significant questions of substance whose answers need to strike an acceptable balance
among the aspirations of the candidate countries, the interests of existing members and
the need to safeguard the integrity of the system and its rules. There is no quick
political fix to these issues. Aspiring and existing members alike share in the
responsibility of ensuring that the accession negotiations proceed as rapidly as possible
but in a way which strengthens the system as a whole.
challenge is to make sense of the relationship between regionalism and the multilateral
trading system. It is less than fifteen years since the dramatic explosion in regional
agreements occurred, making such arrangements the prominent feature of international
economic relations that they are today. In 1980, relatively few customs unions and free
trade areas existed, but now nearly all WTO Members belong to one or more regional trading
arrangement. Apart from the European Community, what arrangements there were fifteen years
ago tended to be limited in scope and to focus primarily, if not exclusively, on
preferential tariffs. The new wave of regional trading arrangements can be said, like so
many things, to have started in North America.
Canada played a pivotal and initiating role in the establishment of a free trade agreement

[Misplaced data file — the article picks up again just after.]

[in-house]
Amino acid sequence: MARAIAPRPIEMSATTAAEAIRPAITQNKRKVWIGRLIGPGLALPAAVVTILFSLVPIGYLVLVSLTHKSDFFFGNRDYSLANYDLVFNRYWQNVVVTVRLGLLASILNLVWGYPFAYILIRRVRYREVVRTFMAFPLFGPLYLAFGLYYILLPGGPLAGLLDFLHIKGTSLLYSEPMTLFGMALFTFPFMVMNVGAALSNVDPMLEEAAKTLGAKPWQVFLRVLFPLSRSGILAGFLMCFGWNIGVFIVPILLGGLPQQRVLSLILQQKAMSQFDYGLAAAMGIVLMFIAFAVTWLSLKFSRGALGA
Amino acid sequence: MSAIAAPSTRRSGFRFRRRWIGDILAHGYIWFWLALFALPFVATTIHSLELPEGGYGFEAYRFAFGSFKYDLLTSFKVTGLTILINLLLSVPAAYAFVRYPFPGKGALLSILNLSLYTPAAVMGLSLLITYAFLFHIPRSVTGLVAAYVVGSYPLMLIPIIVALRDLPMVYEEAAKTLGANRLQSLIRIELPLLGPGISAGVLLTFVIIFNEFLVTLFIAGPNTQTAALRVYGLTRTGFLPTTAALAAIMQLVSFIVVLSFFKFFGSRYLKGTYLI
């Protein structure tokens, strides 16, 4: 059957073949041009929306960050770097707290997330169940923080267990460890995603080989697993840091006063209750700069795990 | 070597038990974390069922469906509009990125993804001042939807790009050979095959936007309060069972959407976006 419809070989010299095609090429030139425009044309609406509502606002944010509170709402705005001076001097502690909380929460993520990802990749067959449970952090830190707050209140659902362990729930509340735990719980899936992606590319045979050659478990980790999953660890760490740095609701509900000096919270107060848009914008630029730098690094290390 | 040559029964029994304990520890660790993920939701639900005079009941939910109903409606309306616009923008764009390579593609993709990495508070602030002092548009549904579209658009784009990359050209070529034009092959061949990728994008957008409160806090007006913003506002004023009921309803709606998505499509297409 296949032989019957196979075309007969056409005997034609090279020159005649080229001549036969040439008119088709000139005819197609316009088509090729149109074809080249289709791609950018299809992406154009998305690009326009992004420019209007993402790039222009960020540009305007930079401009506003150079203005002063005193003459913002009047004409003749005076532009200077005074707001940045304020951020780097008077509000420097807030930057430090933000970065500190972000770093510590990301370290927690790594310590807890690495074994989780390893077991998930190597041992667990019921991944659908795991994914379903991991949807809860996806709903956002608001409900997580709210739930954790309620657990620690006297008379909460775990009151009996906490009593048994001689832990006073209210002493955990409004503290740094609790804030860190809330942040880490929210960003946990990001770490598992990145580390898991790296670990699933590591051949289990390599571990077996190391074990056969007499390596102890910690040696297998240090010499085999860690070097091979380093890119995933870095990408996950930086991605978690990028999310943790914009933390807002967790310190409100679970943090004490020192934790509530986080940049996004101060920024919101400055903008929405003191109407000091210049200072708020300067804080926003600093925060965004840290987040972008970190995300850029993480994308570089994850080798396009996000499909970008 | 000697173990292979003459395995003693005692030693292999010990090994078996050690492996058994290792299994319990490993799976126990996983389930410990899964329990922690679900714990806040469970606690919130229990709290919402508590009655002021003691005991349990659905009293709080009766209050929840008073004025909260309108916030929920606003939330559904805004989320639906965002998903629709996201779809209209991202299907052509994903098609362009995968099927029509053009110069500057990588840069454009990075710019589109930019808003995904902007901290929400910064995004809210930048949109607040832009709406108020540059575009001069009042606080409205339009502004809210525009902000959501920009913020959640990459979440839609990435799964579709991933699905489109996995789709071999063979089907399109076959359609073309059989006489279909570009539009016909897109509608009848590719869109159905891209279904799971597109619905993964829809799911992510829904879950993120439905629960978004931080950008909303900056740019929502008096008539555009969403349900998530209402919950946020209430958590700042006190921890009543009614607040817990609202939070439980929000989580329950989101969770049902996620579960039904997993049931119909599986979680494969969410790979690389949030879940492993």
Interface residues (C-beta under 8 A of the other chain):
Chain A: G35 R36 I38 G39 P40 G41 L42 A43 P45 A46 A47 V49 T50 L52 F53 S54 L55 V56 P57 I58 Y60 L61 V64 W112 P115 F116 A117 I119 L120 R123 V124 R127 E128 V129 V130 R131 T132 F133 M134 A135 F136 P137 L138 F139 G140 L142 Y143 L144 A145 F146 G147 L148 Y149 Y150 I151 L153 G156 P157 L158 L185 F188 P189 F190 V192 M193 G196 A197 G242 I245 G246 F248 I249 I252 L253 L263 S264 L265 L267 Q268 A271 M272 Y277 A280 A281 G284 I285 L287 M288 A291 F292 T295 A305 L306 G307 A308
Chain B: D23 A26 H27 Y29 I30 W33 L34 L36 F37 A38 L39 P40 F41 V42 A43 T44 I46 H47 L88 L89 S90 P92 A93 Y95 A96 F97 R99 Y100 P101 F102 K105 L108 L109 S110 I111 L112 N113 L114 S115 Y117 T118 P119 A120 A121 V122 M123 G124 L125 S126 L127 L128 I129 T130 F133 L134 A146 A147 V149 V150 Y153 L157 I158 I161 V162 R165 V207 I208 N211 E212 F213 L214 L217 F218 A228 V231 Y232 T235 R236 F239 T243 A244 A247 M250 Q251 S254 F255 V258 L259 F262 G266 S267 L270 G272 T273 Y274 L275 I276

in North America, which was soon to be extended as NAFTA. And now, there are plans for a
hemispheric free trade agreement, which would also build on existing arrangements in South
America, such as MERCOSUR, the ANDEAN Pact and the Central American Common Market. In
Asia, we see ASEAN recently expanding its geographical coverage and deepening the
integration process. The South Asian countries are also developing a regional arrangement.
And, of course, we have APEC, which, while not as yet involving trade preferences among
its members, embodies an ambitious vision of free trade among countries in Asia and also
across the Pacific Basin to North and South America. In Africa, several regional
arrangements are being developed. In Europe, the European Union has built up a complex
hierarchy of preferential arrangements involving all its immediate neighbours, and has
wider schemes in prospect. The idea of a Trans-Atlantic free trade agreement has also
attracted considerable attention recently.
liberalizing impulse is not in itself cause for alarm among the upholders of the